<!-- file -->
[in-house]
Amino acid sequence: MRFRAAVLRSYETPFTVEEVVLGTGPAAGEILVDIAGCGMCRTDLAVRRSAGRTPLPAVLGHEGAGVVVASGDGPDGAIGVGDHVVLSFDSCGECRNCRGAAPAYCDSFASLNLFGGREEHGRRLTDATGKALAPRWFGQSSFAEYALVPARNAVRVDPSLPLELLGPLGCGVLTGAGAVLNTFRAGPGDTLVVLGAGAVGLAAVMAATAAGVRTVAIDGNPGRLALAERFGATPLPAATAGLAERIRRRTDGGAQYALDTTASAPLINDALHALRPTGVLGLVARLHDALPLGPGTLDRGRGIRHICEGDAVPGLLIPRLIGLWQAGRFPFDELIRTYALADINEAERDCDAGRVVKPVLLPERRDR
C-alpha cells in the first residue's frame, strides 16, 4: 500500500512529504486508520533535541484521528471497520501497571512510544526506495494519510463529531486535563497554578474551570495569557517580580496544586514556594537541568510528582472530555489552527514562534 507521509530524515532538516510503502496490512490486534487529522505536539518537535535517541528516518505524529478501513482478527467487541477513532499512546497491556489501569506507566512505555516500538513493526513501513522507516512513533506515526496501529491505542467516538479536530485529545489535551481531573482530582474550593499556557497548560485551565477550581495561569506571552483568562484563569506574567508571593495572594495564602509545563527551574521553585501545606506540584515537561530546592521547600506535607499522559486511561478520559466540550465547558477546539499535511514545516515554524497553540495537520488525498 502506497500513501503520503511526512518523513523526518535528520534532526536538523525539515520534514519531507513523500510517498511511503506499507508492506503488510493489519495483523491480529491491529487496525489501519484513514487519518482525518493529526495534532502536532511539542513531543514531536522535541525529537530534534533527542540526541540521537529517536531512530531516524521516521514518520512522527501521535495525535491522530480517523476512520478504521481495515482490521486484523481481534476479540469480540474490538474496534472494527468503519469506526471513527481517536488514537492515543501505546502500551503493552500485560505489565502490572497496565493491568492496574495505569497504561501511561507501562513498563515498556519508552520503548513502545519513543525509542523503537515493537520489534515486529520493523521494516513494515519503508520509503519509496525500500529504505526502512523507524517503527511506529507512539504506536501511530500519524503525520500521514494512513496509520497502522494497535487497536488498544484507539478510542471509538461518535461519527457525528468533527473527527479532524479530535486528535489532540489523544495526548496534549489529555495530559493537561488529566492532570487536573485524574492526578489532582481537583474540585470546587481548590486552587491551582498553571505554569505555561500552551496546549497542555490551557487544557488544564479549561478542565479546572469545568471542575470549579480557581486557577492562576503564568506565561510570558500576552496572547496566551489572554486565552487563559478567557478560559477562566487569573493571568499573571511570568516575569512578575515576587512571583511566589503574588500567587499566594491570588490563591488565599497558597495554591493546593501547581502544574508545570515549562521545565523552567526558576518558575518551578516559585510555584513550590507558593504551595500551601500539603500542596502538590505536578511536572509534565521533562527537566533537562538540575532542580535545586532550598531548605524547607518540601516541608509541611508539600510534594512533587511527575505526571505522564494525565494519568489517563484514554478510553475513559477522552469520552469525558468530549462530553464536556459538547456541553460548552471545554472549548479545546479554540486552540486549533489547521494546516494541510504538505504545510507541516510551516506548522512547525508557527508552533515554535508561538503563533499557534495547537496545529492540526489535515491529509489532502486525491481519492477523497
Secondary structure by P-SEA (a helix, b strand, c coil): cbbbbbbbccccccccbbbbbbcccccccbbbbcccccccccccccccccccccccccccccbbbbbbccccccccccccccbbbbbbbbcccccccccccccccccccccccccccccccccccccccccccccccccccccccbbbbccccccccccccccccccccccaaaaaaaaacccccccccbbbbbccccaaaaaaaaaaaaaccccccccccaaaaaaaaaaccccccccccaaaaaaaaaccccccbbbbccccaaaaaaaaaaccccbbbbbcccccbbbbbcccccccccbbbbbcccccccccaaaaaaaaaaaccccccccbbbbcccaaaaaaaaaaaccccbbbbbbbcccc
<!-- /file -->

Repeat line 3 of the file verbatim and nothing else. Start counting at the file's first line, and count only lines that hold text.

C-alpha cells in the first residue's frame, strides 16, 4: 500500500512529504486508520533535541484521528471497520501497571512510544526506495494519510463529531486535563497554578474551570495569557517580580496544586514556594537541568510528582472530555489552527514562534 507521509530524515532538516510503502496490512490486534487529522505536539518537535535517541528516518505524529478501513482478527467487541477513532499512546497491556489501569506507566512505555516500538513493526513501513522507516512513533506515526496501529491505542467516538479536530485529545489535551481531573482530582474550593499556557497548560485551565477550581495561569506571552483568562484563569506574567508571593495572594495564602509545563527551574521553585501545606506540584515537561530546592521547600506535607499522559486511561478520559466540550465547558477546539499535511514545516515554524497553540495537520488525498 502506497500513501503520503511526512518523513523526518535528520534532526536538523525539515520534514519531507513523500510517498511511503506499507508492506503488510493489519495483523491480529491491529487496525489501519484513514487519518482525518493529526495534532502536532511539542513531543514531536522535541525529537530534534533527542540526541540521537529517536531512530531516524521516521514518520512522527501521535495525535491522530480517523476512520478504521481495515482490521486484523481481534476479540469480540474490538474496534472494527468503519469506526471513527481517536488514537492515543501505546502500551503493552500485560505489565502490572497496565493491568492496574495505569497504561501511561507501562513498563515498556519508552520503548513502545519513543525509542523503537515493537520489534515486529520493523521494516513494515519503508520509503519509496525500500529504505526502512523507524517503527511506529507512539504506536501511530500519524503525520500521514494512513496509520497502522494497535487497536488498544484507539478510542471509538461518535461519527457525528468533527473527527479532524479530535486528535489532540489523544495526548496534549489529555495530559493537561488529566492532570487536573485524574492526578489532582481537583474540585470546587481548590486552587491551582498553571505554569505555561500552551496546549497542555490551557487544557488544564479549561478542565479546572469545568471542575470549579480557581486557577492562576503564568506565561510570558500576552496572547496566551489572554486565552487563559478567557478560559477562566487569573493571568499573571511570568516575569512578575515576587512571583511566589503574588500567587499566594491570588490563591488565599497558597495554591493546593501547581502544574508545570515549562521545565523552567526558576518558575518551578516559585510555584513550590507558593504551595500551601500539603500542596502538590505536578511536572509534565521533562527537566533537562538540575532542580535545586532550598531548605524547607518540601516541608509541611508539600510534594512533587511527575505526571505522564494525565494519568489517563484514554478510553475513559477522552469520552469525558468530549462530553464536556459538547456541553460548552471545554472549548479545546479554540486552540486549533489547521494546516494541510504538505504545510507541516510551516506548522512547525508557527508552533515554535508561538503563533499557534495547537496545529492540526489535515491529509489532502486525491481519492477523497